Happily Ever Afters

I love, love, love happy endings—-

Anyone who knows me knows the ending of a movie or a book can make or break a movie for me. I don’t mind crying in the middle of a movie, but I would be very, very, very (did I say very?) ticked if I invested my time in a book or movie only to have the ending suck (sorry hope that is not too offensive).

I will admit that I have been known on an occasion or two, (or maybe a thousand), to flip to the end of a book or movie to make sure I like the ending before I continue. With the advent of DVR and DVD’s the fast forward button is my best friend. I can jump to the end, make sure I like it, before going back to wherever I was to continue. If I really like the ending I will watch several times (Dirty Dancing, Flashdance, Staying Alive, (definitely some blasts from the past) You’ve got mail, Sleepless in Seattle, While you were Sleeping, Happily Ever After, Pride and Prejudice, Under the Tuscan Sun, Bridget Jones Diary. I also enjoy the more inspiring movies about how someone overcame incredible odds like Rudy, Facing the Giants, If I had Wings, Front of the Class, Lorenzo’s Oil and pretty much any Hallmark movie and most Christmas movies as I can count on them to give me my requisite happy ending. I also think the best part of shows like the Olympics, Superbowl, Award shows, American Idol etc. etc. is the ending when I get to see the winners so happy. Even if I wasn’t rooting for the winner.)

Now on the downside…In the prehistoric days before the DVR and the fast forward capability, there were a few movies that caught be unawares. Movies like Prizzi’s Honor, Somersby and Up Close and Personal…who on earth would kill off Robert Redford…are they out of their minds???? I know it might be too formulaic but I don’t care. If a director must for art’s sake have a movie end sad then I wish they’d humor people like me and tape two endings. They could even put the happy ending after the credits so not to ruin their credibility…I’d be willing to stick around till after the credits and watch the revised ending. In Up Close and Personal, I would be totally okay if the director had Robert Redford injured, in a coma a week or two and then come out of it much to Michelle Pfeiffer’s and my delight.  I know I’m not the only person who feels this way, though I’ll admit perhaps I’m in the minority, but the afternoon I watched Up Close and Personal in the theater there were two women in the restroom blowing their noses who felt the same way.

So if you like your books with a lot of stress, angst or explicit sex…my books aren’t for you. I write what I like…nice people, loving families and happy endings. Call me trite and predictable but I hear that people who like happy endings live longer and happier lives…sounds good to me!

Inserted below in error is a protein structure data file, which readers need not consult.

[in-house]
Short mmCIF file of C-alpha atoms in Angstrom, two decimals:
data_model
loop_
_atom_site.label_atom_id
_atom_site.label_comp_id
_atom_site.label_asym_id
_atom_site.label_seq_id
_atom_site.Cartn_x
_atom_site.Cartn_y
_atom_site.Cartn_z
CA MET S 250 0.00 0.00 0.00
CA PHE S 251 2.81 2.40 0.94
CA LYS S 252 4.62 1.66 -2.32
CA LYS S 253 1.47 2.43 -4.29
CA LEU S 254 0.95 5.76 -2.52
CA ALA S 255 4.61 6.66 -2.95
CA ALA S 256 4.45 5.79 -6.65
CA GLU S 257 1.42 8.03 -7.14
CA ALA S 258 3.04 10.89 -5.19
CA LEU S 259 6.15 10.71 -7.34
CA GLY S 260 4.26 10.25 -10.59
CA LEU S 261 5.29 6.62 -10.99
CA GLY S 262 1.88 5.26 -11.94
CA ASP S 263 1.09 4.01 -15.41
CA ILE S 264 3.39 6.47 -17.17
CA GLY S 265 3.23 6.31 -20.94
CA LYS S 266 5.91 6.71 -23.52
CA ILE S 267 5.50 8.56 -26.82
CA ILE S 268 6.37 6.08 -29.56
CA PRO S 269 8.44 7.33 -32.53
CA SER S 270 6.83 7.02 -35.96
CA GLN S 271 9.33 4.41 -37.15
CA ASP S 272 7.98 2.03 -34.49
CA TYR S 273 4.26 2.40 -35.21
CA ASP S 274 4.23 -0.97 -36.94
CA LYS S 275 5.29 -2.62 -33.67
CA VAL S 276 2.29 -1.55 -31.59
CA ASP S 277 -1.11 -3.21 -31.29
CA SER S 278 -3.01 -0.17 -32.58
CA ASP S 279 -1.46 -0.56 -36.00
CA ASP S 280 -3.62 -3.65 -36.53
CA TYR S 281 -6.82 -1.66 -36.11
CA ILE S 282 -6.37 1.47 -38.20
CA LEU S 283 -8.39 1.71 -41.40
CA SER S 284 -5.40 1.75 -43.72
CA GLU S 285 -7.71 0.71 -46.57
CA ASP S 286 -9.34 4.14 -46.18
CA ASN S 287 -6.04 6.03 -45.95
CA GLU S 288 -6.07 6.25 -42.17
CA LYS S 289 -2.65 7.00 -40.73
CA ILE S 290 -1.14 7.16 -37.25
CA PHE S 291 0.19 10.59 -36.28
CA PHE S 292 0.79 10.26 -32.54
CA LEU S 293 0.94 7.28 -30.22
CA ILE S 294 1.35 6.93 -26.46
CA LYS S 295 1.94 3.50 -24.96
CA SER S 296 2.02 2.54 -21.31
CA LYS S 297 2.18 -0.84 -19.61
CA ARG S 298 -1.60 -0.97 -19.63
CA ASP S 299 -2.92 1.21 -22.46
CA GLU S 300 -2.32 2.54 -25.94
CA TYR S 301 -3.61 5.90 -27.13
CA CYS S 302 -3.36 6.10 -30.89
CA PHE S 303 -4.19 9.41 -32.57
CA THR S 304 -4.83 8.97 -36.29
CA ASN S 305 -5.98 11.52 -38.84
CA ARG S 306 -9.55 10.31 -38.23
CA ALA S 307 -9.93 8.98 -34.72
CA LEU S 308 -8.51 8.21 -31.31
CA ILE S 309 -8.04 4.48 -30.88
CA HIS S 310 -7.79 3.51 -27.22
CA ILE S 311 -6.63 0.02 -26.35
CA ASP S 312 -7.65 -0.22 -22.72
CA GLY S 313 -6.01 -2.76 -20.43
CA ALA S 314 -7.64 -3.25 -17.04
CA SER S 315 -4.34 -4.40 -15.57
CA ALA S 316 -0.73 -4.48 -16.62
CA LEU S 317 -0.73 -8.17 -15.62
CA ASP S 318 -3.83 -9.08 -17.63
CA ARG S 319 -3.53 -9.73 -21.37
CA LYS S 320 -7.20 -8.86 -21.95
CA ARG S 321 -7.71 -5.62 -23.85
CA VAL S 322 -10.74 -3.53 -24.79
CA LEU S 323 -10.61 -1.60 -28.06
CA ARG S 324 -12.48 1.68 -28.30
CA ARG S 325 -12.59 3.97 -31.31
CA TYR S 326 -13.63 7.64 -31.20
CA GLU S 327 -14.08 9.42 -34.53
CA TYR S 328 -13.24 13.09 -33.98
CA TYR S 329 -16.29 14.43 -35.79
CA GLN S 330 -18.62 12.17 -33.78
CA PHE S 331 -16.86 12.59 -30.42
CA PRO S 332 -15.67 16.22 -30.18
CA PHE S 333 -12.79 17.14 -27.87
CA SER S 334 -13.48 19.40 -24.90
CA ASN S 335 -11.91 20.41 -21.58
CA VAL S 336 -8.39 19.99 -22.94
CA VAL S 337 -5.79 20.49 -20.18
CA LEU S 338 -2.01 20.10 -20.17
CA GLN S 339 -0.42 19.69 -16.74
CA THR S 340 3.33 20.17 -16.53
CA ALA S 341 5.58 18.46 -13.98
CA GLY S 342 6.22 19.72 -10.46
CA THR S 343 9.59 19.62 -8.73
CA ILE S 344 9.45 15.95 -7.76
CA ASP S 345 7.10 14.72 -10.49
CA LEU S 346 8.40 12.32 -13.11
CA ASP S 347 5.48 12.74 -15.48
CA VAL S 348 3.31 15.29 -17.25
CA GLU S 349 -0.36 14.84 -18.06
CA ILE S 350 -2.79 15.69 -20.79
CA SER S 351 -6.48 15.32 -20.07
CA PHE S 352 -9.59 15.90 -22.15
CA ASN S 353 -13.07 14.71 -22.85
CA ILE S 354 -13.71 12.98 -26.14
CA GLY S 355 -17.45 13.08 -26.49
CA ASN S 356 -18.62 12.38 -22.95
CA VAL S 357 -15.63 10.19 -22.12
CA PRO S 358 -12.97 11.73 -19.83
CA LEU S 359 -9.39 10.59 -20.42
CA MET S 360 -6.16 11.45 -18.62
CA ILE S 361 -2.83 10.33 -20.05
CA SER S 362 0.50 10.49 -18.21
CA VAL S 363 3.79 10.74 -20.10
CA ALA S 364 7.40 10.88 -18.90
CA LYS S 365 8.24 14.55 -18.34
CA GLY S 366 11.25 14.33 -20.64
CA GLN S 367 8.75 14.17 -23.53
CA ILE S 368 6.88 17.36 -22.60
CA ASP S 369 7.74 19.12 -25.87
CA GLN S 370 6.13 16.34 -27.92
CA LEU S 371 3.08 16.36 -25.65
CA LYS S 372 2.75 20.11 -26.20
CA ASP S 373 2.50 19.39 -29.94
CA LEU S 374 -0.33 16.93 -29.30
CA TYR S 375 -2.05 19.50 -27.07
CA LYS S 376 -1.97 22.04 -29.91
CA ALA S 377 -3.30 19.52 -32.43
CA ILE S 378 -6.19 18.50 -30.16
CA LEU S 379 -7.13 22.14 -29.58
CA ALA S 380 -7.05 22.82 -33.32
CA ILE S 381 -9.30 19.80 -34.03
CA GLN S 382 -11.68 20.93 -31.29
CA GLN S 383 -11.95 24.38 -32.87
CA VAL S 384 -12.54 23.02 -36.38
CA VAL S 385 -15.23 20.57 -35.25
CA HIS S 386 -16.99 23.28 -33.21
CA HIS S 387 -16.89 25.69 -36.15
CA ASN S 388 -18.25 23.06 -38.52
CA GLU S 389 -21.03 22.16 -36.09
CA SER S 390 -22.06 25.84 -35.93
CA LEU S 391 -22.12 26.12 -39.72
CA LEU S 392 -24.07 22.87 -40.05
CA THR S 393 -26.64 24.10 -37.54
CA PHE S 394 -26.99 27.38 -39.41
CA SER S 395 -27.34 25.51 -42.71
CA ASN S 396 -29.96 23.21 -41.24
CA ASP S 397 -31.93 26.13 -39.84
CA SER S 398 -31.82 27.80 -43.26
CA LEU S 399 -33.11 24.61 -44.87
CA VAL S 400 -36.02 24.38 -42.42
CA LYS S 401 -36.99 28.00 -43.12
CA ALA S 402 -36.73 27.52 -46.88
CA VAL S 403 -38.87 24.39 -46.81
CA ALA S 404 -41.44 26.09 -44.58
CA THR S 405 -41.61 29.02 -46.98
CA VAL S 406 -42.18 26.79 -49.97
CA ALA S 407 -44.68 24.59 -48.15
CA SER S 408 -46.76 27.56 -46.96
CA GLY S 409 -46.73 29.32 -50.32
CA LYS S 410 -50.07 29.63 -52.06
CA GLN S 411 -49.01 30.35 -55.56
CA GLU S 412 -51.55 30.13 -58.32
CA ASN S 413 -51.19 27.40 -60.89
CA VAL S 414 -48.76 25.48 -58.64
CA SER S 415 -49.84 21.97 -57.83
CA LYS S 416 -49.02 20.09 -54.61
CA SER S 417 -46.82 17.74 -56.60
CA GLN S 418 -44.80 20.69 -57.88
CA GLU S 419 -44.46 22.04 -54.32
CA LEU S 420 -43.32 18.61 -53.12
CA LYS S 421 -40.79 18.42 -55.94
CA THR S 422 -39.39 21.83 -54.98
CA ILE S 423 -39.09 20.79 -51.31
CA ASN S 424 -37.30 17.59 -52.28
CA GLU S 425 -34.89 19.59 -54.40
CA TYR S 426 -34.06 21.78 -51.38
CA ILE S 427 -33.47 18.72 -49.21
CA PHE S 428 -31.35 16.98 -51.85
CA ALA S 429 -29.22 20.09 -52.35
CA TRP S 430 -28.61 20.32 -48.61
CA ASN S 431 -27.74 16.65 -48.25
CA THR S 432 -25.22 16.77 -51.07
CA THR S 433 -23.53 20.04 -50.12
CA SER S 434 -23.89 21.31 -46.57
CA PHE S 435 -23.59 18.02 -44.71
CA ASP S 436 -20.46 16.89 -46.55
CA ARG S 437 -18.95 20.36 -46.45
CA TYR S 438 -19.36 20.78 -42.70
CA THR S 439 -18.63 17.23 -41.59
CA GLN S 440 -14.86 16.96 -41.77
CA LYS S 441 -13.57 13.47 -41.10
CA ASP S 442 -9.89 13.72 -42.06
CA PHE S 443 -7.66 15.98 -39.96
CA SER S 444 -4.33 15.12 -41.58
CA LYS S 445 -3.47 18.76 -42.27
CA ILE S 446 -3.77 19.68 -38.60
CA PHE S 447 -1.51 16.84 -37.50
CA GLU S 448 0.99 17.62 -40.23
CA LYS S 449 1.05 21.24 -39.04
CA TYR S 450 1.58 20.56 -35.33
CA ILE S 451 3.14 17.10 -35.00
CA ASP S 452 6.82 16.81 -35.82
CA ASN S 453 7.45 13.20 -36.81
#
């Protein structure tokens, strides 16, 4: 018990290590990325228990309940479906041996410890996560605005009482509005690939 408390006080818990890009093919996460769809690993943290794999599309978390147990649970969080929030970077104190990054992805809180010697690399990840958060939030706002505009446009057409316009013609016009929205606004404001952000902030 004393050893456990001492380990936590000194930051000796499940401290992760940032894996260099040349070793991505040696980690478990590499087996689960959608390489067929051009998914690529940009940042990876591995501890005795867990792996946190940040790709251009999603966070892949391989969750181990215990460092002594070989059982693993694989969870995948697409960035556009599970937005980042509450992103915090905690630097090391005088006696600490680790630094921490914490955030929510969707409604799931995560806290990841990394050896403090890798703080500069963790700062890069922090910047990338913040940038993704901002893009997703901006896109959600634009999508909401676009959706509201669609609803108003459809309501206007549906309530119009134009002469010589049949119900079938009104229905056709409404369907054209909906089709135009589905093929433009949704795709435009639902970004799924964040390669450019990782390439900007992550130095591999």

Advertisements

The Messer Fruit Salad

What does an apple, a pear, a peach and a plum have do to with four sisters?

I’m sure there are some who prefer their fruit salad with only one particular fruit, say apples…or peaches. I on the other hand love a fruit salad made up of all different kinds of fruit. That way sometime you get a bite of something sweet, sometimes crunchy, sometimes a bit of sour. It makes for a more interesting dish.

My girls are kind of like that. They keep life interesting with their different personalities and tastes. My daughters’ ages range from 34 to 22. They are alike in some ways, but totally different in others and have been from the time they were born. Having three sisters myself (and three brothers) I grew up knowing how different siblings can be, so I guess it wasn’t a total surprise to have four daughters which such wide-ranging personalities.

My oldest, Ashley, has from Day One been the most stubborn of the group and one who always has to learn lessons the hard way and doesn’t like to be told what to do (even if it is something she wants to do…somehow having someone tell her to do it ticks her off). I remember when she was a toddler I told her ‘no’ when she reached for a television knob or something like that. She understood the word she just didn’t like it. She looked at me and then reached for it again. This time I said no with a slight slap on the back of her hand. She looked at me and then did it again, and again, and again. It became a battle of the wills. Each time I’d slap a little bit harder and repeat ‘no’.  I envisioned her at sixteen with the same battle so I kept at it. The back of her hand was red, but that child would not quit reaching for it. I’m not even sure how it ended, but that was how it was with Ashley. We learned giving her options to choose from was the best way to guide her along. Ashley was also the most competitive of the group. She still plays soccer, enjoying the competition.

Audrey, our youngest, on the other hand, is very soft-hearted and sensitive. Unlike her oldest sister we could pretty much give Audrey a stern look, or say her name in a stern way and she’d be crushed. The two responded so differently to criticism, rules, you name it and we had to adjust accordingly. While the most sensitive of the group in many ways, as a child Audrey was the most rambunctious of the girls. She and Ashley were the social butterflies of the family always wanting to be with friends.